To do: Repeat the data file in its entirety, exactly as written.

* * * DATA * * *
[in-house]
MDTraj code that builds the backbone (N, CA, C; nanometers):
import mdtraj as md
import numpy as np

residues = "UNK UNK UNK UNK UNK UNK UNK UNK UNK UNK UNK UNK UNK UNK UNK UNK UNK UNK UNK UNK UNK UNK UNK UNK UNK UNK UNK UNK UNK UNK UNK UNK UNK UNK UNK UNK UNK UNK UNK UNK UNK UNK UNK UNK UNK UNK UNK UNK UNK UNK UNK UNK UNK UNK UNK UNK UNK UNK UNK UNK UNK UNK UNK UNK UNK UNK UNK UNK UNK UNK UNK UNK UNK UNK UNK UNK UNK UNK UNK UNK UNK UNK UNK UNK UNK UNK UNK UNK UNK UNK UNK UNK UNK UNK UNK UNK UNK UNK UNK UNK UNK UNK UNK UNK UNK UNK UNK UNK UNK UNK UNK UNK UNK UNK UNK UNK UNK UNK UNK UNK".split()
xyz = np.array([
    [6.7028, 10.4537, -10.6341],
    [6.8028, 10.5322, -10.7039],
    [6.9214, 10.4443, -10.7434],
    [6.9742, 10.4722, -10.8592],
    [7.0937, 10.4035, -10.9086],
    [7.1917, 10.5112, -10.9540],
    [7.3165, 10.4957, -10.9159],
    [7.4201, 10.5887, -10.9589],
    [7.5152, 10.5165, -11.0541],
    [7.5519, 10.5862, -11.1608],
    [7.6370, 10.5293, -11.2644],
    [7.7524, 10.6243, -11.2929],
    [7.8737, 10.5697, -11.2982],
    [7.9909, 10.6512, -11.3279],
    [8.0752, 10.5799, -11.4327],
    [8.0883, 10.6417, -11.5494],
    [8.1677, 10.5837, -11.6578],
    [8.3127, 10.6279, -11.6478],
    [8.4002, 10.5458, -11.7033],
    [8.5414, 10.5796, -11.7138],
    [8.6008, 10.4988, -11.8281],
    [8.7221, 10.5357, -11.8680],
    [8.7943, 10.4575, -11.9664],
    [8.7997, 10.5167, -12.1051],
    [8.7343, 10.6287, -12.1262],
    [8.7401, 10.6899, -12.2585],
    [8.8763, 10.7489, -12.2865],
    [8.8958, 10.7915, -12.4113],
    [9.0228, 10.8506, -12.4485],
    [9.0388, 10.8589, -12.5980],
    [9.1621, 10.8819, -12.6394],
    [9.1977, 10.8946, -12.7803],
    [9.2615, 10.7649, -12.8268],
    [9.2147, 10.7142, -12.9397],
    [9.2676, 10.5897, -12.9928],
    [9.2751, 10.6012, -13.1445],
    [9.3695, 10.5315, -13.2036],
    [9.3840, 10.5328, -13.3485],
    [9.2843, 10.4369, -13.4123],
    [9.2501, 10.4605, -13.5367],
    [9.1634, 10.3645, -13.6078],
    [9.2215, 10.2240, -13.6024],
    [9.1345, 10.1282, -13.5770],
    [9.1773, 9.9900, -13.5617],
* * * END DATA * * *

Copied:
[in-house]
MDTraj code that builds the backbone (N, CA, C; nanometers):
import mdtraj as md
import numpy as np

residues = "UNK UNK UNK UNK UNK UNK UNK UNK UNK UNK UNK UNK UNK UNK UNK UNK UNK UNK UNK UNK UNK UNK UNK UNK UNK UNK UNK UNK UNK UNK UNK UNK UNK UNK UNK UNK UNK UNK UNK UNK UNK UNK UNK UNK UNK UNK UNK UNK UNK UNK UNK UNK UNK UNK UNK UNK UNK UNK UNK UNK UNK UNK UNK UNK UNK UNK UNK UNK UNK UNK UNK UNK UNK UNK UNK UNK UNK UNK UNK UNK UNK UNK UNK UNK UNK UNK UNK UNK UNK UNK UNK UNK UNK UNK UNK UNK UNK UNK UNK UNK UNK UNK UNK UNK UNK UNK UNK UNK UNK UNK UNK UNK UNK UNK UNK UNK UNK UNK UNK UNK".split()
xyz = np.array([
    [6.7028, 10.4537, -10.6341],
    [6.8028, 10.5322, -10.7039],
    [6.9214, 10.4443, -10.7434],
    [6.9742, 10.4722, -10.8592],
    [7.0937, 10.4035, -10.9086],
    [7.1917, 10.5112, -10.9540],
    [7.3165, 10.4957, -10.9159],
    [7.4201, 10.5887, -10.9589],
    [7.5152, 10.5165, -11.0541],
    [7.5519, 10.5862, -11.1608],
    [7.6370, 10.5293, -11.2644],
    [7.7524, 10.6243, -11.2929],
    [7.8737, 10.5697, -11.2982],
    [7.9909, 10.6512, -11.3279],
    [8.0752, 10.5799, -11.4327],
    [8.0883, 10.6417, -11.5494],
    [8.1677, 10.5837, -11.6578],
    [8.3127, 10.6279, -11.6478],
    [8.4002, 10.5458, -11.7033],
    [8.5414, 10.5796, -11.7138],
    [8.6008, 10.4988, -11.8281],
    [8.7221, 10.5357, -11.8680],
    [8.7943, 10.4575, -11.9664],
    [8.7997, 10.5167, -12.1051],
    [8.7343, 10.6287, -12.1262],
    [8.7401, 10.6899, -12.2585],
    [8.8763, 10.7489, -12.2865],
    [8.8958, 10.7915, -12.4113],
    [9.0228, 10.8506, -12.4485],
    [9.0388, 10.8589, -12.5980],
    [9.1621, 10.8819, -12.6394],
    [9.1977, 10.8946, -12.7803],
    [9.2615, 10.7649, -12.8268],
    [9.2147, 10.7142, -12.9397],
    [9.2676, 10.5897, -12.9928],
    [9.2751, 10.6012, -13.1445],
    [9.3695, 10.5315, -13.2036],
    [9.3840, 10.5328, -13.3485],
    [9.2843, 10.4369, -13.4123],
    [9.2501, 10.4605, -13.5367],
    [9.1634, 10.3645, -13.6078],
    [9.2215, 10.2240, -13.6024],
    [9.1345, 10.1282, -13.5770],
    [9.1773, 9.9900, -13.5617],